This is such a fun, fun video to watch. Hey Ginger/LAD/Muffet--You and your DH, Fred, are in it. (Did you two time travel?)
  21. 1 point
    Hi, I had dbs August, 2015. Definitely helped with tremors and dyskinesias. I have struggled ever since, however, to get meds right. It's a constant problem. Also, I sleep far more than before. Just wondering what others have experienced. Thanks in advance!
  22. 1 point
    Shakes, I edited my comment due to the misunderstanding. Our wives have a lot to deal with and I'm sure your wife has some extra stress with young children. One thing I have noted in my life is that most people you interact with are oblivious to your problems because they are focused on their own. I lose and get stuck on words a lot. It can be embarrassing when your having a technical discussion with a peer and can't find the proper word. Some people fill in the blank for me and I don't even think they realized they are helping me. I have not publicly disclosed that I have PD. Dave
  23. 1 point
    Actually, a pretty good post, IMO. I could have written it myself. I was extremely angered when my wife kept mentioning how her social life has been ruined by my lack of interest in what we used to enjoy together. I didn't ask for the change in out social priorities, and I certainly don't like it; but I considered it a guilt trip on her part. Was I being selfish? Maybe, but marriage is a two-way street. I need to understand her concerns; but she needs to understand that my mind is now different than before. I'm actually appalled by some of the responses here. I don't think you're a moron, and I don't think that you have to be "nicer to her" so she doesn't bail on you. You are reacting to negative cues like any other normal person would. Talk it out; do research together; and find common ground, if possible. If she doesn't attend all of your Dr appointments; bring her along and talk to the Doc! I think my wife and I finally worked through it, but it took a while. Hopefully, you can as well Thanks for posting!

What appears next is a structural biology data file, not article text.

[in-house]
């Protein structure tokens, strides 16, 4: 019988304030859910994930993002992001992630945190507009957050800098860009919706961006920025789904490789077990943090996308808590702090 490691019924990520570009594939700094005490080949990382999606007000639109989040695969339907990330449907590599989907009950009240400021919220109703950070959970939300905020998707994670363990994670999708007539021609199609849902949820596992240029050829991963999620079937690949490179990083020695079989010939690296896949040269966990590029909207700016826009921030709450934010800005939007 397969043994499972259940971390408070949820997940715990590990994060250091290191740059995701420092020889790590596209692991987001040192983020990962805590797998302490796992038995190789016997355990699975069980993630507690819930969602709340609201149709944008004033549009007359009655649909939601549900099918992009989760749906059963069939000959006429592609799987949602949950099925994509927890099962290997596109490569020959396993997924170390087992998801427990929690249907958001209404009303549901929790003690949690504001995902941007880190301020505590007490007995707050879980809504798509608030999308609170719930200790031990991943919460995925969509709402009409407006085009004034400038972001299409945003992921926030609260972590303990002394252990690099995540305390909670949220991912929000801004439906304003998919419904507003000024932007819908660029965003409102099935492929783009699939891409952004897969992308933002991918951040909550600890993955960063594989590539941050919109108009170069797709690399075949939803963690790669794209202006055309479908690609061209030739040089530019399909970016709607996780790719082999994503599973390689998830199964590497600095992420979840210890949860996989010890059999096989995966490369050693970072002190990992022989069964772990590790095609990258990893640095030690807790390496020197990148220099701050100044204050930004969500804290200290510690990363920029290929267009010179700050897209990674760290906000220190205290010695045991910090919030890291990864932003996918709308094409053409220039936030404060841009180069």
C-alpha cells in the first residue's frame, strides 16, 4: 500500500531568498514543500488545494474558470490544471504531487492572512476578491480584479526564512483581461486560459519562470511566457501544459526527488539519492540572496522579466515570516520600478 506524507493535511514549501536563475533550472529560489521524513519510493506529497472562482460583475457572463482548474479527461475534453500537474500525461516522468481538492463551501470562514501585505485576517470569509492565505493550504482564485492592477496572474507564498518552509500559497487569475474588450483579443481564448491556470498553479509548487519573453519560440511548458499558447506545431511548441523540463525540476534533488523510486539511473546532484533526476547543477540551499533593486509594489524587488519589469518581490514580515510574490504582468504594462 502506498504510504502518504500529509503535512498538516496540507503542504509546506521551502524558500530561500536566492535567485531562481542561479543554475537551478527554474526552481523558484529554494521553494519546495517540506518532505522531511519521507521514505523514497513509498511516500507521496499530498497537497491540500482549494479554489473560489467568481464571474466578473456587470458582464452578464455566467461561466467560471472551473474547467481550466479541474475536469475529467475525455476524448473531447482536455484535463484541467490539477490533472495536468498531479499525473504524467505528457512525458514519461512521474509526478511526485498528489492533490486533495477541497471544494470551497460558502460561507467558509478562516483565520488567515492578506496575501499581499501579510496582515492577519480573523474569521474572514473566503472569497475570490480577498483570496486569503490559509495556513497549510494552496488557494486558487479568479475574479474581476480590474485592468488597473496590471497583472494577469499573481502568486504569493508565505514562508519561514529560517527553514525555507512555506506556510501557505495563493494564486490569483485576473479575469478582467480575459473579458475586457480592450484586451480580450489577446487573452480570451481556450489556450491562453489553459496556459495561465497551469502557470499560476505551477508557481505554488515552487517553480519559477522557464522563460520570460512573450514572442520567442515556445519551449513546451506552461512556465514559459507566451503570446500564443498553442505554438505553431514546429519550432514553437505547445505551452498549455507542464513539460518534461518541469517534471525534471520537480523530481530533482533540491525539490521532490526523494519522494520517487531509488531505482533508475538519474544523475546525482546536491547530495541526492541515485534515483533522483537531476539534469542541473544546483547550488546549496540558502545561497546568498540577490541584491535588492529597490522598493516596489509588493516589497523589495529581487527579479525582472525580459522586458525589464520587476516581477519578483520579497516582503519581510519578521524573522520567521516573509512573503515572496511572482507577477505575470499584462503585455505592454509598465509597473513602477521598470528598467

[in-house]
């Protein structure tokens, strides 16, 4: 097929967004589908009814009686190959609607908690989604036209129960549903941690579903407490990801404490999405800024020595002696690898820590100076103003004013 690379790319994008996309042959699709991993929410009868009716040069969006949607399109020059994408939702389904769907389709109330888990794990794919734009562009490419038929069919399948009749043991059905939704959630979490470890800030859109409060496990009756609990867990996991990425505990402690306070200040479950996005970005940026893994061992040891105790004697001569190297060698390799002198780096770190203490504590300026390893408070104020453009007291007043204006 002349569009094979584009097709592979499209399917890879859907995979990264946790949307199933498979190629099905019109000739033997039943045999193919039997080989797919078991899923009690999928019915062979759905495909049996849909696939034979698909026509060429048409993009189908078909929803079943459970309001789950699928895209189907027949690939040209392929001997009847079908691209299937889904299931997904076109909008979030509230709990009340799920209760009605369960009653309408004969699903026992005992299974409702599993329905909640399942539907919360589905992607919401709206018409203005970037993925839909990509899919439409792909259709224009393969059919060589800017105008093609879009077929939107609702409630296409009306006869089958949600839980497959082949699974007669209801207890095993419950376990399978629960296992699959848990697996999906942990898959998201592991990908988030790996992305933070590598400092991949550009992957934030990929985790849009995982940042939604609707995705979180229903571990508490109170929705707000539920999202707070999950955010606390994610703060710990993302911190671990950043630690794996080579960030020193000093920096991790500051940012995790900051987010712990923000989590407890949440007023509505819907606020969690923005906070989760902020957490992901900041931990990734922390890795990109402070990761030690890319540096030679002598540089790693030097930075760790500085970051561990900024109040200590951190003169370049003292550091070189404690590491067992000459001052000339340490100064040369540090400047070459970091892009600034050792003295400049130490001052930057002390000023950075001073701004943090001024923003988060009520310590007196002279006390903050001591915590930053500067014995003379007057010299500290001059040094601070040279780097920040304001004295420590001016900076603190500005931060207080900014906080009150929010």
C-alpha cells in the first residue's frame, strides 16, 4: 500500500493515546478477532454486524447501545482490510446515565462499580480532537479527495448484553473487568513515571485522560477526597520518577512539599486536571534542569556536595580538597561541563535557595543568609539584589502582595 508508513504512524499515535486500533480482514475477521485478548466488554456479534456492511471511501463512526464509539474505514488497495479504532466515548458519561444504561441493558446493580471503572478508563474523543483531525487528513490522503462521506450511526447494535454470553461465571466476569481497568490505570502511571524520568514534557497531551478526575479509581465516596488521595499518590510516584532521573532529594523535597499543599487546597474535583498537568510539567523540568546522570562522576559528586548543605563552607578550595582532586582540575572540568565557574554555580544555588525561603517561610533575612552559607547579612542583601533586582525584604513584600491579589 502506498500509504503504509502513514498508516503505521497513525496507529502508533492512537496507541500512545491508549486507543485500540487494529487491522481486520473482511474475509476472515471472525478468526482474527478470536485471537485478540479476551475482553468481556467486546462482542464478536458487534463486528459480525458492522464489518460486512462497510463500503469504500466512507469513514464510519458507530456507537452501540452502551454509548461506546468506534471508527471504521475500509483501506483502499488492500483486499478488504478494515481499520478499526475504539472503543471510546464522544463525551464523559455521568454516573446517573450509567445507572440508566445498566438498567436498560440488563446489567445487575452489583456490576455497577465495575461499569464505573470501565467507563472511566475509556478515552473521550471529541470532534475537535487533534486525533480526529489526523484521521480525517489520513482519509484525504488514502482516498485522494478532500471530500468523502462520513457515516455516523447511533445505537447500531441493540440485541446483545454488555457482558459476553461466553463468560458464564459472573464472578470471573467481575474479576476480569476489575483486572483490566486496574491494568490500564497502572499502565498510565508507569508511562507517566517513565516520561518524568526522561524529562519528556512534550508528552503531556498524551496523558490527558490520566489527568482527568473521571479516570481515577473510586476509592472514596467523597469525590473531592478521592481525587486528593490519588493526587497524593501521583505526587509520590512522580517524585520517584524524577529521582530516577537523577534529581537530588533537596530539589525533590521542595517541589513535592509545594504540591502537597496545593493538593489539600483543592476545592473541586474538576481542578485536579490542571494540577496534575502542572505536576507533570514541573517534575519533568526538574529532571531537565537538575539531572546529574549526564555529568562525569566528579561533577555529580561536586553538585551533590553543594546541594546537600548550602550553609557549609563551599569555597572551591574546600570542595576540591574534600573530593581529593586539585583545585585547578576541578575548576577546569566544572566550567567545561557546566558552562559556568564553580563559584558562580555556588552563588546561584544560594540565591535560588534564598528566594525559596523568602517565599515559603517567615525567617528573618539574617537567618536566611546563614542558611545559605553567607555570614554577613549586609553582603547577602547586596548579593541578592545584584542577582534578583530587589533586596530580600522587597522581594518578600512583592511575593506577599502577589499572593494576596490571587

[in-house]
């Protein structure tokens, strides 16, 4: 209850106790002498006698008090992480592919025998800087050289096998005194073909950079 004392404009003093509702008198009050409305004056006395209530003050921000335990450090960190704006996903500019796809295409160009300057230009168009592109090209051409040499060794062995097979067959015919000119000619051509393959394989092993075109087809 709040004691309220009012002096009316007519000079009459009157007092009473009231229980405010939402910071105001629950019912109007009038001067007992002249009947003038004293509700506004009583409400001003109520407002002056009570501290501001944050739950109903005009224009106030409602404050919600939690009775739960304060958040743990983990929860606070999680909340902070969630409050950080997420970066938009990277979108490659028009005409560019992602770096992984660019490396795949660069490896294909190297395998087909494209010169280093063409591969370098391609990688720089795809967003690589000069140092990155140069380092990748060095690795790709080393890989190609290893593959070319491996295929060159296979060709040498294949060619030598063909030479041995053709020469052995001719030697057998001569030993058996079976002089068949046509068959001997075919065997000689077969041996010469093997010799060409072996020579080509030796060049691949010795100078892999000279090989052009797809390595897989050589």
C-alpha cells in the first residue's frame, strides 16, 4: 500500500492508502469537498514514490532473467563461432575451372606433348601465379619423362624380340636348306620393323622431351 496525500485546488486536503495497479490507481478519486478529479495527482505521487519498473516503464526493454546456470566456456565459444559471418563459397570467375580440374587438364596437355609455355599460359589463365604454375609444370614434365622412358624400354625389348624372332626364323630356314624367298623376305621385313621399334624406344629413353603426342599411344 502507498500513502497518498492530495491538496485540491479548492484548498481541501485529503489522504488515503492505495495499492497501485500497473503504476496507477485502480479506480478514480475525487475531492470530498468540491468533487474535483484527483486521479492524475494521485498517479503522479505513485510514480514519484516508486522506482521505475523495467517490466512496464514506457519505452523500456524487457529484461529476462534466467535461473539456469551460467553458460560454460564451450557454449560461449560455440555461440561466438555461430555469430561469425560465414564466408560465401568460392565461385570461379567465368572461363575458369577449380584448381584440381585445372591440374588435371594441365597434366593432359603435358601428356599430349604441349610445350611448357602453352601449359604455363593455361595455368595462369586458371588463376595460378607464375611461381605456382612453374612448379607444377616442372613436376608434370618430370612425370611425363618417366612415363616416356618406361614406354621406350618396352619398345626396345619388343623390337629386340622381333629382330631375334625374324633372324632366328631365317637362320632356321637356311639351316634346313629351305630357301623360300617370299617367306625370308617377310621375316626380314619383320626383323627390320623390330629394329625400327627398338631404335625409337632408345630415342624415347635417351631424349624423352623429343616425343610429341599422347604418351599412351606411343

24. 1 point
    Your wife is under tremendous stress but is still relatively young and not the one with the disease. I would be nicer to her if I were you. She has every reason to bail on you and could do it. I understand you are confused and scared about the future but keep in mind that you are not the only one this is affecting. Please check your meds with your doctor. Sometimes too much can make your mind go blank. It is so tough to have this happen to anyone. Nothing will be the same ever again and what you planned on will change now. Hang in there.
  25. 1 point
    NicoleZ- thanks for the advice. I forgot to say I'm already on sinemet ER. Sorry about that . I am planning to add amantadine and will post of that helps.